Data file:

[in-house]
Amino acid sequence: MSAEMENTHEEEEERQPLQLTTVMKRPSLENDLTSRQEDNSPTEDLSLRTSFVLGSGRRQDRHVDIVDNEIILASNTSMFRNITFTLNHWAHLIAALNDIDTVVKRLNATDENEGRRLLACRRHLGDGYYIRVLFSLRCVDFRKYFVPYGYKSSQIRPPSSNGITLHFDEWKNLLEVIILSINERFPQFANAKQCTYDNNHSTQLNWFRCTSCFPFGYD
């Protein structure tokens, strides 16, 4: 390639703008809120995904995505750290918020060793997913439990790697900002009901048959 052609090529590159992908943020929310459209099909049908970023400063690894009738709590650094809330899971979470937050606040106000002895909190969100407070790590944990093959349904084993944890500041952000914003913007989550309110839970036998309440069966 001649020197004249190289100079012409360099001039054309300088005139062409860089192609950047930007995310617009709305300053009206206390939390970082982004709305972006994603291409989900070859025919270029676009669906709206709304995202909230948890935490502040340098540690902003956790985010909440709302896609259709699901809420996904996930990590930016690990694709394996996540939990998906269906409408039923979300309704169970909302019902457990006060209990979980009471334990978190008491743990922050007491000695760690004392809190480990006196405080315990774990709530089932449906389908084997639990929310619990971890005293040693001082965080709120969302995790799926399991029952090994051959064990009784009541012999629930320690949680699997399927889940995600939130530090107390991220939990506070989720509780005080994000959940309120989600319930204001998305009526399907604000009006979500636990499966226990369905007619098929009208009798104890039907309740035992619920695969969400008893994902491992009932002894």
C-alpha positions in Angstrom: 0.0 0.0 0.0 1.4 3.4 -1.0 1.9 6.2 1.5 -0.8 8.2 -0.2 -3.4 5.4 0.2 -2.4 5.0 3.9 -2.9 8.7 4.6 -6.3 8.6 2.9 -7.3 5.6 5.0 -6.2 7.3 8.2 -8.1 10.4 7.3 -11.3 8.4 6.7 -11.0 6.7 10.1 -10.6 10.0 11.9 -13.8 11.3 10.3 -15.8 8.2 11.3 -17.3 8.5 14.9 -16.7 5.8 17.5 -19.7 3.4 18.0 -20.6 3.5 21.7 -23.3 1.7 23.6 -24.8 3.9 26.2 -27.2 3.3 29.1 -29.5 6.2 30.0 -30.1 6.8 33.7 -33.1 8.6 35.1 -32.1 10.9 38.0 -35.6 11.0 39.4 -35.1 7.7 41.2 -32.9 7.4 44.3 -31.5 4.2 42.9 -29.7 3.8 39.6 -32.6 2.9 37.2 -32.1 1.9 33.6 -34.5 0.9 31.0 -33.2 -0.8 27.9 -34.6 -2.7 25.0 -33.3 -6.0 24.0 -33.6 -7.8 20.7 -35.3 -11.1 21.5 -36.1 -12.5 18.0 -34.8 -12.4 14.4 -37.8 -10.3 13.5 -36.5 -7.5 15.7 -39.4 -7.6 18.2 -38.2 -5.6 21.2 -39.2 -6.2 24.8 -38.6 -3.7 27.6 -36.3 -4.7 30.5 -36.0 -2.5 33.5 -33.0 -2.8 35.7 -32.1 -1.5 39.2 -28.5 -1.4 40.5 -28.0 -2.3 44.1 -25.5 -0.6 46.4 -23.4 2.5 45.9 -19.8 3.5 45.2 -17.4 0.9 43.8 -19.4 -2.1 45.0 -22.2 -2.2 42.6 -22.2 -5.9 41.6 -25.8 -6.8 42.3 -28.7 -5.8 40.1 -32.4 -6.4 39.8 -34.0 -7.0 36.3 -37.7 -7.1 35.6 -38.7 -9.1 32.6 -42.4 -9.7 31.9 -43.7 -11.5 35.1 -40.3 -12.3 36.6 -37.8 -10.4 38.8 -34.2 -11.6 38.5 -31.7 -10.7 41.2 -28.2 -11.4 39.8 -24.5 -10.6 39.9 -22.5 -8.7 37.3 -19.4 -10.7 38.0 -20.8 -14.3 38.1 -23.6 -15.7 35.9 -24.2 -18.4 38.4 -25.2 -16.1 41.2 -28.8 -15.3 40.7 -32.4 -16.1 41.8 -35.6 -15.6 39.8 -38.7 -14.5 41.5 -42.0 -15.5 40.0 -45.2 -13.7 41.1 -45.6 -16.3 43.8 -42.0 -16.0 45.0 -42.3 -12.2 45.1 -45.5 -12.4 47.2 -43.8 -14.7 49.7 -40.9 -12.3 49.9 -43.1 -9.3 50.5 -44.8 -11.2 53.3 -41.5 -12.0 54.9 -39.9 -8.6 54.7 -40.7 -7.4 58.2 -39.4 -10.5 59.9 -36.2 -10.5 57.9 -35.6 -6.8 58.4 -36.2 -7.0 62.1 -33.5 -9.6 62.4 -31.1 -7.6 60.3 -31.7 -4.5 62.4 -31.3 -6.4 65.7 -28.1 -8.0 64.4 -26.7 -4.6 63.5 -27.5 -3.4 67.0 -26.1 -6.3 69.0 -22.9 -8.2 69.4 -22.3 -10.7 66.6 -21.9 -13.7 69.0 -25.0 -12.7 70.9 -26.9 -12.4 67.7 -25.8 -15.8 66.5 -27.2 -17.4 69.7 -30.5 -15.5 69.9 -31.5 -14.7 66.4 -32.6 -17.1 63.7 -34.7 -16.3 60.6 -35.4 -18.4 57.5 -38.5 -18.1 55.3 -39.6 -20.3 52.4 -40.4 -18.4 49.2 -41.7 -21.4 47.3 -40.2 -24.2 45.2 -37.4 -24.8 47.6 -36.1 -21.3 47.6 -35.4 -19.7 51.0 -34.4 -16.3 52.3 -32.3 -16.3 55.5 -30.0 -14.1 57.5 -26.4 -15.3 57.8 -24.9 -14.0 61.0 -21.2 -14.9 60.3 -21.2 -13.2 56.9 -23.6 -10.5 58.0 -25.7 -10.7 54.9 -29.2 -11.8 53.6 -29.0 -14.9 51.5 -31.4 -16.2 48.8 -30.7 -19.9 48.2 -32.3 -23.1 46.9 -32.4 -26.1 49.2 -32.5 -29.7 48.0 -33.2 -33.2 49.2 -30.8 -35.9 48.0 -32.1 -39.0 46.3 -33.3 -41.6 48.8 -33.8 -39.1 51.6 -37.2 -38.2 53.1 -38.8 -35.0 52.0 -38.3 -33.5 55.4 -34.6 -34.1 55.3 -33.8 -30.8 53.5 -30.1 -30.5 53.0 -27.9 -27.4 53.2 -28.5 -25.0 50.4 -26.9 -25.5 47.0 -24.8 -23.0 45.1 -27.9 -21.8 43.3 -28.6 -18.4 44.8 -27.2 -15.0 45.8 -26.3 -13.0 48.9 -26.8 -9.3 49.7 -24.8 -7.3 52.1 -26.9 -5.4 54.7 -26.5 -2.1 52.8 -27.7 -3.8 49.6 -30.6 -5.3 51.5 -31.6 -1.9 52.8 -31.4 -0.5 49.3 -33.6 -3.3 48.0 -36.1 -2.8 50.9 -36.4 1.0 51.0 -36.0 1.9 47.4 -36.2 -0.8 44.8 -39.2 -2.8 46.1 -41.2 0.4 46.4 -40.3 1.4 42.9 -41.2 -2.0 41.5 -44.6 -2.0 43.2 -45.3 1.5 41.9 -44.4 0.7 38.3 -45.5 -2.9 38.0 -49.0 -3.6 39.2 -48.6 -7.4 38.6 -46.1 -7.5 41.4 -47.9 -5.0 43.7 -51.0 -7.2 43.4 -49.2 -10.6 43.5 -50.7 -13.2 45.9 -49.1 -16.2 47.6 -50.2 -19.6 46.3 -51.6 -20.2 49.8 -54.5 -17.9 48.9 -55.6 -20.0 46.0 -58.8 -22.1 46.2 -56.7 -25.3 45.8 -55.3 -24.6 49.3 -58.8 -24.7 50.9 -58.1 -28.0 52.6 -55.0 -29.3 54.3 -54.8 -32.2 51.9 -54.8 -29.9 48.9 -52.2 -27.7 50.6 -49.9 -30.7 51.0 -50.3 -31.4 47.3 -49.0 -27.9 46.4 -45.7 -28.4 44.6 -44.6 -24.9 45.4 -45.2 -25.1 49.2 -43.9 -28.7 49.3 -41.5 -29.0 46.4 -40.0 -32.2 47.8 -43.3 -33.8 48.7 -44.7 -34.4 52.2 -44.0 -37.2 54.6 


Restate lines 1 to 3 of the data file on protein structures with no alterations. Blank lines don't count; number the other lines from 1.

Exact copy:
[in-house]
Amino acid sequence: MSAEMENTHEEEEERQPLQLTTVMKRPSLENDLTSRQEDNSPTEDLSLRTSFVLGSGRRQDRHVDIVDNEIILASNTSMFRNITFTLNHWAHLIAALNDIDTVVKRLNATDENEGRRLLACRRHLGDGYYIRVLFSLRCVDFRKYFVPYGYKSSQIRPPSSNGITLHFDEWKNLLEVIILSINERFPQFANAKQCTYDNNHSTQLNWFRCTSCFPFGYD
């Protein structure tokens, strides 16, 4: 390639703008809120995904995505750290918020060793997913439990790697900002009901048959 052609090529590159992908943020929310459209099909049908970023400063690894009738709590650094809330899971979470937050606040106000002895909190969100407070790590944990093959349904084993944890500041952000914003913007989550309110839970036998309440069966 001649020197004249190289100079012409360099001039054309300088005139062409860089192609950047930007995310617009709305300053009206206390939390970082982004709305972006994603291409989900070859025919270029676009669906709206709304995202909230948890935490502040340098540690902003956790985010909440709302896609259709699901809420996904996930990590930016690990694709394996996540939990998906269906409408039923979300309704169970909302019902457990006060209990979980009471334990978190008491743990922050007491000695760690004392809190480990006196405080315990774990709530089932449906389908084997639990929310619990971890005293040693001082965080709120969302995790799926399991029952090994051959064990009784009541012999629930320690949680699997399927889940995600939130530090107390991220939990506070989720509780005080994000959940309120989600319930204001998305009526399907604000009006979500636990499966226990369905007619098929009208009798104890039907309740035992619920695969969400008893994902491992009932002894």